Cuneiform and clay tablets in the ancient Near East (Isaiah 30)

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Illustration: Sample of Sumerian cuneiform writing

In ancient Mesopotamia the most common used writing material was the clay tablet (cf. Isaiah 30:8). The earliest ones were produced at the Sumerian city of Uruk during the fourth millennium B.C. Clay was available in such abundance and was so easy to mold into writing tablets that there was no obstacle to producing a great quantity of such tablets. Thus, over half a million tablet-documents have been discovered to date from the ancient Near East. Writing first involved carving into the clay with a sharp stick or nail – thus described as “nail-writing”.

No one knows exactly how writing emerged, but it probably began with clay tokens that were used as record-keeping devices. Marks placed upon these tokens eventually evolved into writing. At first “nail-writing” was practiced by drawing pictures and pictographic symbols (e.g. a depiction of a man to represent a man). Today we use pictograms to communicate simple ideas. A stylized likeness of a man or a woman can represent the men’s or women’s bathrooms; a cigarette with a circle around it and slash mark over it has come to be understood as “no smoking”. But it is impossible to communicate complex speech with such symbols.

As the need for record keeping increased, pictograms became more abstract and began to be formed with quick, straight strokes instead of curving lines (the picture of the man became more stylized and abstract – a symbol rather than a recognizable picture). By the third millennium B.C. cuneiform had been invented. Cuneiform *(Latin for “wedge-shaped”) is so named for the shape of the mark made by a reed stylus, triangular at one end, that was pressed into wet clay to make wedge-shaped lines.

With the advent of cuneiform, writing became even more abstract. Signs could now represent mot only words but also syllables, several of which could be combined to represent the syllables of a word. For example, the Sumerian word for “barley” is she. In cuneiform, the sign for barley might literally mean “barley”, but it might also denote some other word with the syllable she in it. Using English for our analogy, in this system the symbol for “man” might represent a man, but it might also represent the syllable “man-” in “manner” or “manufacture”. As the system became more sophisticated and uniform, the number of signs needed for writing Wasa reduced. Whereas as many as 2,000 signs are known from the earliest tablets, there were only about 200 still in use by the second millennium B.C. This allowed writing to truly represent speech, with all of its complexities of vocabulary and grammar. Thus myths, legends, history and songs began to be recorded.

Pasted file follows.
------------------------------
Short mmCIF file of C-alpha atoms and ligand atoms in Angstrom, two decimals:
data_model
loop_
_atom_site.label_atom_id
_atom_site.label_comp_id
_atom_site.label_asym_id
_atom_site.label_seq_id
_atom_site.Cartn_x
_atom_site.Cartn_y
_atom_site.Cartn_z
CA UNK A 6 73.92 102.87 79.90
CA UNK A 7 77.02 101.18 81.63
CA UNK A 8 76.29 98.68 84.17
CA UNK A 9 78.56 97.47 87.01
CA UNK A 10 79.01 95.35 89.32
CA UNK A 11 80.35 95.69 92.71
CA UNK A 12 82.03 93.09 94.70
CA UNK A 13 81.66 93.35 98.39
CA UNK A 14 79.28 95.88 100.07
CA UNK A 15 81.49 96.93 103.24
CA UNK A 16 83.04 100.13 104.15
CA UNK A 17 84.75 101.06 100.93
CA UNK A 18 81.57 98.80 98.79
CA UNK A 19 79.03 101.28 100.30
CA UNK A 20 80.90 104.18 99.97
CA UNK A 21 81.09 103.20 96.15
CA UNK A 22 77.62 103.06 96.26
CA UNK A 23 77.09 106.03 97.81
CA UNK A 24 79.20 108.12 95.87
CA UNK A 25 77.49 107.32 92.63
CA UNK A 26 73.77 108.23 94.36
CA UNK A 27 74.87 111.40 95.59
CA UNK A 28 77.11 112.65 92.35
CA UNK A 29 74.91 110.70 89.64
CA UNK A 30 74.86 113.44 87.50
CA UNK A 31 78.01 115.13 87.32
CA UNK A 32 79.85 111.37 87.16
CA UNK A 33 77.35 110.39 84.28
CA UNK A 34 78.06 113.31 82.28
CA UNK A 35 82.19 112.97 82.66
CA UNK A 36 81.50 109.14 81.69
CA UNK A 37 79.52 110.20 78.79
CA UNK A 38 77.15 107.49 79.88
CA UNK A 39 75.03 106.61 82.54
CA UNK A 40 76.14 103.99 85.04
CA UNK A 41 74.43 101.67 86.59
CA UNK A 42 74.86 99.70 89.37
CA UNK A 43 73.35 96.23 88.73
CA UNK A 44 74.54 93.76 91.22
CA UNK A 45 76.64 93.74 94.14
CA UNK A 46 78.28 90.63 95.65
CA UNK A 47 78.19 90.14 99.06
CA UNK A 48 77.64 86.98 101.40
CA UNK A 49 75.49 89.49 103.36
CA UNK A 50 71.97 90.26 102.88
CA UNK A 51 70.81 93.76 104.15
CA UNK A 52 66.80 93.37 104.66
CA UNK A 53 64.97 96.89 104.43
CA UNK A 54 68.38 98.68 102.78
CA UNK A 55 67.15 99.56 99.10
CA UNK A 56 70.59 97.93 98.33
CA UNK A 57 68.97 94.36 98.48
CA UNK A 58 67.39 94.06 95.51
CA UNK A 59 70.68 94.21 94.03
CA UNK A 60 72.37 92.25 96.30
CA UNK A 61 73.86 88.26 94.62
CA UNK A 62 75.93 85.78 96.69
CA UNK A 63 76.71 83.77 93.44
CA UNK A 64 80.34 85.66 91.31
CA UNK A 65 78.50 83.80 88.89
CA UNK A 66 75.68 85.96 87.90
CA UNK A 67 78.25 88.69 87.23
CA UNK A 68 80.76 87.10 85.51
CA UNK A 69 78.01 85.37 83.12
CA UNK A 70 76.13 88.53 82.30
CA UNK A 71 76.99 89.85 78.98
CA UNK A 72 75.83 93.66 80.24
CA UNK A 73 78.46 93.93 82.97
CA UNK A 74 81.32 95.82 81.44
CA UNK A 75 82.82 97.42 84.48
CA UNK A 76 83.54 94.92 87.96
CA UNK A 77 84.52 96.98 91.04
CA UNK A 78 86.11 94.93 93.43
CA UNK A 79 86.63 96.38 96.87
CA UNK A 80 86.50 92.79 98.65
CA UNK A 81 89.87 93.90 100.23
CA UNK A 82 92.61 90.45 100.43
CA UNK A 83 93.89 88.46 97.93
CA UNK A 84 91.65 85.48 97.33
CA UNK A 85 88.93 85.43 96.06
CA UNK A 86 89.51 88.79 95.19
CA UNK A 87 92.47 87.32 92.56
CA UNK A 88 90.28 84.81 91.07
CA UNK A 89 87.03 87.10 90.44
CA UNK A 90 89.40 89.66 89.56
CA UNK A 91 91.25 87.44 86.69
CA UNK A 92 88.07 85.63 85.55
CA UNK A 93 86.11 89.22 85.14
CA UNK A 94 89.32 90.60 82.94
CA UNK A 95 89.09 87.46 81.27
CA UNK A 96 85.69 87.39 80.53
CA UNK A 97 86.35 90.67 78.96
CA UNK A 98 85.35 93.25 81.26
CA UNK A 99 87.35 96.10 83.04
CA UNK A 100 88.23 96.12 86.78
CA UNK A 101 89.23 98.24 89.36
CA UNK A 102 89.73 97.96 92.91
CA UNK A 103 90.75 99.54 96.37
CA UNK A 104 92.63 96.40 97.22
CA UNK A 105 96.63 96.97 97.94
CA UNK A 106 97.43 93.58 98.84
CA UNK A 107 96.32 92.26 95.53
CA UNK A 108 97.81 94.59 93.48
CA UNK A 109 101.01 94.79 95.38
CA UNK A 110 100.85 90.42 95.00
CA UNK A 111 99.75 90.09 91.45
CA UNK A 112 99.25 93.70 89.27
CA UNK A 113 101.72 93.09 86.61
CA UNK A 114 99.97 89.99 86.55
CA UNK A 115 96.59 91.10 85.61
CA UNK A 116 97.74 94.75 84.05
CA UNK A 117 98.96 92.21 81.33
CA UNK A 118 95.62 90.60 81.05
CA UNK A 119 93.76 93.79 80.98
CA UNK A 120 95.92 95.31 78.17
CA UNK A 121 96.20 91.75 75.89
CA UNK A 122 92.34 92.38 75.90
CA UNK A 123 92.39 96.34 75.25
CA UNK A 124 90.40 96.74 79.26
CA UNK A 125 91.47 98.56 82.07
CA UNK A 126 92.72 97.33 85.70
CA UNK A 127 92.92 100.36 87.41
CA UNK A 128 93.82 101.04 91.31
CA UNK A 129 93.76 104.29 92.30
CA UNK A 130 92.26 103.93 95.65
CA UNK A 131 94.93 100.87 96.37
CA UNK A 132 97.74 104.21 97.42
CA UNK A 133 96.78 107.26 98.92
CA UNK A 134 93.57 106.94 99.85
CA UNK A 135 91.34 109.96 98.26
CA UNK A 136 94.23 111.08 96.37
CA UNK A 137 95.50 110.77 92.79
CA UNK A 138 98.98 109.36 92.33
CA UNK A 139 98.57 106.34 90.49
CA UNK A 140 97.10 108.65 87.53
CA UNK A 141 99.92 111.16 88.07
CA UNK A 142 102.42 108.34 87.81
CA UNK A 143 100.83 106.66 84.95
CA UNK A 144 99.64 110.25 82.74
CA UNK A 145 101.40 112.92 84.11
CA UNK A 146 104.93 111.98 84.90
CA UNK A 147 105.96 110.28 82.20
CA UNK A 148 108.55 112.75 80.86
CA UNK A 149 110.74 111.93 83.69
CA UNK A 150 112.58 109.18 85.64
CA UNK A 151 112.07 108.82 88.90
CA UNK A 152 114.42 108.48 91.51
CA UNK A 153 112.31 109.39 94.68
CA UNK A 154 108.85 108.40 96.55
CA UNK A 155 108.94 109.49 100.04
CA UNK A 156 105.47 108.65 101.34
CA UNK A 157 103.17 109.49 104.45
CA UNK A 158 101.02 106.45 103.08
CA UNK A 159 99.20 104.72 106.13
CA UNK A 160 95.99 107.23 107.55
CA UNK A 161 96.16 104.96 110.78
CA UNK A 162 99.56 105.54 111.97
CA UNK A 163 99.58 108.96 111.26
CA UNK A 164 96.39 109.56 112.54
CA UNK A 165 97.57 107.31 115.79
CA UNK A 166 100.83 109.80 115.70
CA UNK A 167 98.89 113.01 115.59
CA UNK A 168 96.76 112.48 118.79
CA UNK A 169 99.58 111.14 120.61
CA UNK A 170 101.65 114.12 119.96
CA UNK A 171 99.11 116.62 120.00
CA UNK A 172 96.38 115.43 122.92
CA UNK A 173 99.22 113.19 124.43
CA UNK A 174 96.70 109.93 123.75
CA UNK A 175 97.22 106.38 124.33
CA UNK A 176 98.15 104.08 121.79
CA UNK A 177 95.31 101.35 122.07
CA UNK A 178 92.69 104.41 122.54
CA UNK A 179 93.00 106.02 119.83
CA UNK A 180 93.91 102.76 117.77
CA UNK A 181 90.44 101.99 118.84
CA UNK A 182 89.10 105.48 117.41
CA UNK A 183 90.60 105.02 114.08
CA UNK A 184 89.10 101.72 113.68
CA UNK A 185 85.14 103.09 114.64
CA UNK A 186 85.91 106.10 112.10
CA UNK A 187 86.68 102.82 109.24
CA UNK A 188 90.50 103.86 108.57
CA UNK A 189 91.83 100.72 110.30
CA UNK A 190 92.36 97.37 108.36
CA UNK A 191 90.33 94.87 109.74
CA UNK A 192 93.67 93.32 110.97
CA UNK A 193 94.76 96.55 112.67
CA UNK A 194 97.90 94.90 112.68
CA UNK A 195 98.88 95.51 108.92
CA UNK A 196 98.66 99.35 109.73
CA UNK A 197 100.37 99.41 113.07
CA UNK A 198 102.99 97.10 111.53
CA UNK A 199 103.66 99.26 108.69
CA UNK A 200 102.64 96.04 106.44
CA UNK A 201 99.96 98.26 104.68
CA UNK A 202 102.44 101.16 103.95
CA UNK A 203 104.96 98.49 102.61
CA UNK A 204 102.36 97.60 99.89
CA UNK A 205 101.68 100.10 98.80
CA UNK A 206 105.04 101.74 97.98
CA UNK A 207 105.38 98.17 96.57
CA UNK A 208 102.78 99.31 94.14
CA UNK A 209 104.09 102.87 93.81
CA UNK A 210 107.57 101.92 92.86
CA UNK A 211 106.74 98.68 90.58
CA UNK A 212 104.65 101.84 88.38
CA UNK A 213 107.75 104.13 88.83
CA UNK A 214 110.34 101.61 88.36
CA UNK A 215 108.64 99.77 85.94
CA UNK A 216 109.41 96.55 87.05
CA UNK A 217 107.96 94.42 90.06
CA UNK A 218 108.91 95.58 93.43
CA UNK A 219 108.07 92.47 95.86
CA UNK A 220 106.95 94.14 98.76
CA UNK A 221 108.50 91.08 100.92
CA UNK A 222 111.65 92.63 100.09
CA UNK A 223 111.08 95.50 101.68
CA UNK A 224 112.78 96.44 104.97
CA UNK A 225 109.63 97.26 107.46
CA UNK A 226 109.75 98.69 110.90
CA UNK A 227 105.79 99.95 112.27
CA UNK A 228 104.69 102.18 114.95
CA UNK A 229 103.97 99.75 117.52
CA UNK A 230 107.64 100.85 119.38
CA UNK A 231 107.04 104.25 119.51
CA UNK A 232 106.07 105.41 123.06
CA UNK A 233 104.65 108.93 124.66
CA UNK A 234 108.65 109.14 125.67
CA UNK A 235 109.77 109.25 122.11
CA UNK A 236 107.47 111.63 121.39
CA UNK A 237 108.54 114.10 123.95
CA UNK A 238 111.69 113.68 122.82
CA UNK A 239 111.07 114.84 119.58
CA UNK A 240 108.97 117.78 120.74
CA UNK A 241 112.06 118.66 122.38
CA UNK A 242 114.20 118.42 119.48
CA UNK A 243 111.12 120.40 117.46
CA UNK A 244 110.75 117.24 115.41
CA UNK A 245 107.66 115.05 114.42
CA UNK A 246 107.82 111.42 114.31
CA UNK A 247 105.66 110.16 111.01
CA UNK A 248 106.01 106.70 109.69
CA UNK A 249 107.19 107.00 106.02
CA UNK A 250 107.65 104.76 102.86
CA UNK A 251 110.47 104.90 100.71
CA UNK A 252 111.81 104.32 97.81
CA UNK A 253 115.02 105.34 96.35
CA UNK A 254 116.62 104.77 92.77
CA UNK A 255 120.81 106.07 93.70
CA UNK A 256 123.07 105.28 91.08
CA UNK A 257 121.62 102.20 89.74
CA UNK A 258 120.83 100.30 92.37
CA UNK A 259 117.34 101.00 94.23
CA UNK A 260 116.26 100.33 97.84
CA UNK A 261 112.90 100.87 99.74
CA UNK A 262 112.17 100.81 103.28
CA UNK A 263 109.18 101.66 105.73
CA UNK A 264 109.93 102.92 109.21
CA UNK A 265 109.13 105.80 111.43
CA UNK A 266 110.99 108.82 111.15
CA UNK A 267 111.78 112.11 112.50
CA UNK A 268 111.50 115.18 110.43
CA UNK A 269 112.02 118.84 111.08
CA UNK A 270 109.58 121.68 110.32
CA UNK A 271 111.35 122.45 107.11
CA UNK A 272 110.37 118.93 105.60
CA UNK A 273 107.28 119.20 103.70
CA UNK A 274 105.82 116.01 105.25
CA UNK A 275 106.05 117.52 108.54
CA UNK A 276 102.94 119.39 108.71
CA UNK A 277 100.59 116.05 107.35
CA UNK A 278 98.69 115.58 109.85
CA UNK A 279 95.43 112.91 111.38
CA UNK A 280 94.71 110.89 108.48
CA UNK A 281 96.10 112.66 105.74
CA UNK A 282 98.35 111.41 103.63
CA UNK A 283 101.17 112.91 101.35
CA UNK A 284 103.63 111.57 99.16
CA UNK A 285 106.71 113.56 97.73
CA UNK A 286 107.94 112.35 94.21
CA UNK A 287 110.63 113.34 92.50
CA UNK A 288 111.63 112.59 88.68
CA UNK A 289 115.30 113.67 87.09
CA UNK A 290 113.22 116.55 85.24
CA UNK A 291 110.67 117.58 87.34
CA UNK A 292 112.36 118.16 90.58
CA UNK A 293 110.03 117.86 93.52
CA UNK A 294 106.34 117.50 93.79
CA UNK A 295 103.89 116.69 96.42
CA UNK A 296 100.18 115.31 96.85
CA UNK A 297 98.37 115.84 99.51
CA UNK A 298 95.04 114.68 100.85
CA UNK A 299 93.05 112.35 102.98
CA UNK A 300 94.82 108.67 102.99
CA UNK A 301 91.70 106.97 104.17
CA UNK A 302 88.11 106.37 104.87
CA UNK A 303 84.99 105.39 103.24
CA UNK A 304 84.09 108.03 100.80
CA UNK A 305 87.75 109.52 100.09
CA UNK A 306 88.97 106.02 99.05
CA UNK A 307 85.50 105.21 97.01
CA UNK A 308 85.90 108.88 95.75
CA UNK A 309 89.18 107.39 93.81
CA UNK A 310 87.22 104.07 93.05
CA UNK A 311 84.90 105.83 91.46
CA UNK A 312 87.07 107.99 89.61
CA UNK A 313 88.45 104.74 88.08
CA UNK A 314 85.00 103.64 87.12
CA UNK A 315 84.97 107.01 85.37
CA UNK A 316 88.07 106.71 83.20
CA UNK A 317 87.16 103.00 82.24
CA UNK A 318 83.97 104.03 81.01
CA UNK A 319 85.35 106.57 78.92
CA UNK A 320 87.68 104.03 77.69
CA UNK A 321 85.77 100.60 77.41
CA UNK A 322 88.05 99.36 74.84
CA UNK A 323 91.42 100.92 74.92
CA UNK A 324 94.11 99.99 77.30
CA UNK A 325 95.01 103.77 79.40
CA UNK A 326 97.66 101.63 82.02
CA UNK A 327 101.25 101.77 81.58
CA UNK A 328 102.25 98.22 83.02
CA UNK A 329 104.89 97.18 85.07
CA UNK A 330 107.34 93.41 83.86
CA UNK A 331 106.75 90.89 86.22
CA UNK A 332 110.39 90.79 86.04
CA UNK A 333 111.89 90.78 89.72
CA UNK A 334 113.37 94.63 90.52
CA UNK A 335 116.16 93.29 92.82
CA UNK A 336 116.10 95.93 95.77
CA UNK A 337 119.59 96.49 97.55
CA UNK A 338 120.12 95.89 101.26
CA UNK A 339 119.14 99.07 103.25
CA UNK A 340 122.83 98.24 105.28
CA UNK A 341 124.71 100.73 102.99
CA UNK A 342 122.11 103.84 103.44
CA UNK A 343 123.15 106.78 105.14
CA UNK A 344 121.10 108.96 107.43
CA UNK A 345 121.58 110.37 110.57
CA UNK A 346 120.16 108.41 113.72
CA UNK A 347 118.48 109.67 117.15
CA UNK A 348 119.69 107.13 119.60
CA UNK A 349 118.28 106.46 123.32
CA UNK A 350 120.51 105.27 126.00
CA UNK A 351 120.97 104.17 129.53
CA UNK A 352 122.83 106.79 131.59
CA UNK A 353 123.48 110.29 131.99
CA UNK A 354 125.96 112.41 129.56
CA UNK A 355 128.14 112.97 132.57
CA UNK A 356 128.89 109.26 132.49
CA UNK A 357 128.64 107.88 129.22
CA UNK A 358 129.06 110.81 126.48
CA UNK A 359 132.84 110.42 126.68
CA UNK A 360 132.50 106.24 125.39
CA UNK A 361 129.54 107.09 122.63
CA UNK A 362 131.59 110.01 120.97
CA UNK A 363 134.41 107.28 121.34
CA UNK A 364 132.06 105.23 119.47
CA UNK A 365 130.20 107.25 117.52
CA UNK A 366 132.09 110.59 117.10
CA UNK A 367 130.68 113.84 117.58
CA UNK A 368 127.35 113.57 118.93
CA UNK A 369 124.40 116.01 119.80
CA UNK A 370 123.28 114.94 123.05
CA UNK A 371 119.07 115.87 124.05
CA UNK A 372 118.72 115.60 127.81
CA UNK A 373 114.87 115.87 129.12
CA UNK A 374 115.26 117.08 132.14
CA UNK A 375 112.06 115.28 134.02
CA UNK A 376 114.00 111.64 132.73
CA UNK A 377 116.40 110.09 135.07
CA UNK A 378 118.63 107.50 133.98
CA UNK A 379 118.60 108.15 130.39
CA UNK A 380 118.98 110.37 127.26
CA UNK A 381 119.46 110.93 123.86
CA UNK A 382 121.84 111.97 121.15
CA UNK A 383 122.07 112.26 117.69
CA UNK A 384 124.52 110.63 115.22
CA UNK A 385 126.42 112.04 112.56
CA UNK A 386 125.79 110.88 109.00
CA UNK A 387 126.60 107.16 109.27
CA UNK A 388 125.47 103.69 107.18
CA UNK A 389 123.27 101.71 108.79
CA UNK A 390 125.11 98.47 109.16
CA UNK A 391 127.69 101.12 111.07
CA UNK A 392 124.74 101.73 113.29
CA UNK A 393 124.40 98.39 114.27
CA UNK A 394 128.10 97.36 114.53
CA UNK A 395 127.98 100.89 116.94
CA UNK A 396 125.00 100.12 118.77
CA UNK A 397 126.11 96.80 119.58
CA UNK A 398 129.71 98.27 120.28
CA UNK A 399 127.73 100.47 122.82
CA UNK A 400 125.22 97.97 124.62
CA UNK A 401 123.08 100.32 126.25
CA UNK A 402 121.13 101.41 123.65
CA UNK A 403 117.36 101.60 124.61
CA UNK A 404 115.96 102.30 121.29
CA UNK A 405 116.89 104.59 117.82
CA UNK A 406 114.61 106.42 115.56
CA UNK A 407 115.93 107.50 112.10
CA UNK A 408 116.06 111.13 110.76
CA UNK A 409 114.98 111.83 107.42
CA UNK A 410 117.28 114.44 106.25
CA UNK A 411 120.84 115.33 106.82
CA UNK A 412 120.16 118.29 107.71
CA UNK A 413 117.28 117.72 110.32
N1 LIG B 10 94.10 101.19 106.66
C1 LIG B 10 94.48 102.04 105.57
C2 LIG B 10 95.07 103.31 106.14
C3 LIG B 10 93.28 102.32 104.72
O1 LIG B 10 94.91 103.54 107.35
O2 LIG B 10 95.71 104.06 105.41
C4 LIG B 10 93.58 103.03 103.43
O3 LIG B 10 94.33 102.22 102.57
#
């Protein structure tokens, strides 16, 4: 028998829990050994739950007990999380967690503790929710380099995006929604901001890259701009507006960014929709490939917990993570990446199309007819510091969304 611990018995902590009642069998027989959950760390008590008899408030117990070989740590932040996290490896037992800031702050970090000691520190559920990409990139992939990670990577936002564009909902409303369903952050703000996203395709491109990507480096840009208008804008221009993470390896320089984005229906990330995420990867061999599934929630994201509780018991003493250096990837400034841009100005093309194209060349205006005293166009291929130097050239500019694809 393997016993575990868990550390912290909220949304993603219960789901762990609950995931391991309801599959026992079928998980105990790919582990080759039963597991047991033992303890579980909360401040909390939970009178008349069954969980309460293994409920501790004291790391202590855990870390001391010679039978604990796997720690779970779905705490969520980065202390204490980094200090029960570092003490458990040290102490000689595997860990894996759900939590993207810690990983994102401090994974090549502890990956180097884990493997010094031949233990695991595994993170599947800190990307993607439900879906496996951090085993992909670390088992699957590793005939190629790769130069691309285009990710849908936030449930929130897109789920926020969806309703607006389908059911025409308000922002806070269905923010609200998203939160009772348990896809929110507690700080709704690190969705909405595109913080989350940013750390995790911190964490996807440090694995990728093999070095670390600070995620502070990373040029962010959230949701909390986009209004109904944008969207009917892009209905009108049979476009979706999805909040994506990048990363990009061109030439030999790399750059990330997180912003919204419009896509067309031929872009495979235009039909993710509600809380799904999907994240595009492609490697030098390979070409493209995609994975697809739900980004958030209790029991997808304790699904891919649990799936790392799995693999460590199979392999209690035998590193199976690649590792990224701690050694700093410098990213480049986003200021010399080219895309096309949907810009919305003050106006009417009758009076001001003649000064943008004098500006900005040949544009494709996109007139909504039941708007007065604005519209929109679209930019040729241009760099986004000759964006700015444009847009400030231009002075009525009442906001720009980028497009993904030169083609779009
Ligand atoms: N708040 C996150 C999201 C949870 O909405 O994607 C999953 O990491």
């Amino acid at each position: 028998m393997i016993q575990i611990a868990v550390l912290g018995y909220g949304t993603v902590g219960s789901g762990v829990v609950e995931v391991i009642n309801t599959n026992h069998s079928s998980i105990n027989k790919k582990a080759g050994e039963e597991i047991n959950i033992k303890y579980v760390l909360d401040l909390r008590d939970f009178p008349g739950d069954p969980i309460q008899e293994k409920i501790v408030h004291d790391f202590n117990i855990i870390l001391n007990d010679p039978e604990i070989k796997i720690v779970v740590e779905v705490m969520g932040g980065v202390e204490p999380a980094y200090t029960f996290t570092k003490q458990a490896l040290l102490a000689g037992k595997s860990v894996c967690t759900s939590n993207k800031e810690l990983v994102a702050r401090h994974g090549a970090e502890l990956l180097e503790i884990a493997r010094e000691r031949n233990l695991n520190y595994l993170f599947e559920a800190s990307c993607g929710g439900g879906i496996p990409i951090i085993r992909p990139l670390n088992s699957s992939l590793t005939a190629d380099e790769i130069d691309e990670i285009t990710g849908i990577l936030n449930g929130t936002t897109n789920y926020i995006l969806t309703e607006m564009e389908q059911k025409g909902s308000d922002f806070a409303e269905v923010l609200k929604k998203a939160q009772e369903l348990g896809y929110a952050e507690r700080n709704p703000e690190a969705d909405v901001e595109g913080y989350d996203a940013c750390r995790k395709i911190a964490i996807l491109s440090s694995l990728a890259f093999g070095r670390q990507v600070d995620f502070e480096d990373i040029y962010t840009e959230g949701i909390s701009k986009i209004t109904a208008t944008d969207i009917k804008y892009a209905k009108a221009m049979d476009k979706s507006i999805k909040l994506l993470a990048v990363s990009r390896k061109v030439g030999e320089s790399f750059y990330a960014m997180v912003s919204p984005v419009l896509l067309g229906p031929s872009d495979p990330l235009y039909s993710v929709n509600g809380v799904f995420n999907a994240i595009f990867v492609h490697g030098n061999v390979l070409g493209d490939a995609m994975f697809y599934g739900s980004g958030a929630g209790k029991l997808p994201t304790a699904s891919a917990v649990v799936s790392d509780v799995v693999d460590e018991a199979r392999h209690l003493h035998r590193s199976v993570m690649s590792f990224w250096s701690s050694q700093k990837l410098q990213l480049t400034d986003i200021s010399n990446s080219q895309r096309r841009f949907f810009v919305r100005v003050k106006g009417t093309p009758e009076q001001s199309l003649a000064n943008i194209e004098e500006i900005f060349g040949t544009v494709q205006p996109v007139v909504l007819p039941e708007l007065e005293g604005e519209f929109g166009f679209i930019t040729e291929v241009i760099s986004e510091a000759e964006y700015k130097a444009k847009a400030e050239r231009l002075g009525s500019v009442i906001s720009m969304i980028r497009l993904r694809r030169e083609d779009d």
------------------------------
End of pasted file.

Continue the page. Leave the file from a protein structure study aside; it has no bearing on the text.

Another development was the linear arrangement of signs. Originally, tablets were divided into rectangular boxes into which related signs were drawn in no particular order. These boxes were arranged in vertical columns. As writing became more abstract and rapid (ca. 2000 B.C), the signs within the boxes come to be written from left to right. Later the boxes were no longer drawn, and the signs were written left to right across the face of the tablet. This also led to a standardization of sign height, much as one finds today in ruled paper.

Cuneiform was first developed for use with the Sumerian language but was adapted for other Mesopotamian languages. The Akkadian adopted this form of writing, and as their realm of influence grew, cuneiform writing spread. By the second millennium B.C. the Elamites, Hurrians and Hittites were employing cuneiform to write their own languages. Eventually Akkadian became the international language of diplomacy, and Akkadian cuneiform spread throughout the Near East. The Amarna Letters demonstrate that cuneiform was utilized in fourteenth century Canaan and was readable in the Egyptian royal court.

Around 1600 B.C. the Phoenicians invented the precursor to the modern alphabet. In a true alphabet signs represent not words or syllables but individual consonants and vowels. This allows for writing to use a very small number of signs. With an alphabet there are fewer sign to learn, allowing almost anyone become literate. Also, spelling becomes more accurate and uniform, resulting in less ambiguity and confusion. The efficiency of the alphabet, eventually led to the decline of cuneiform in Syria-Palestine. The Arameic language, which was written alphabetically,  replaced Akkadian as the lingua franca (language of common, commercial use) of the ancient Near Eastern world.


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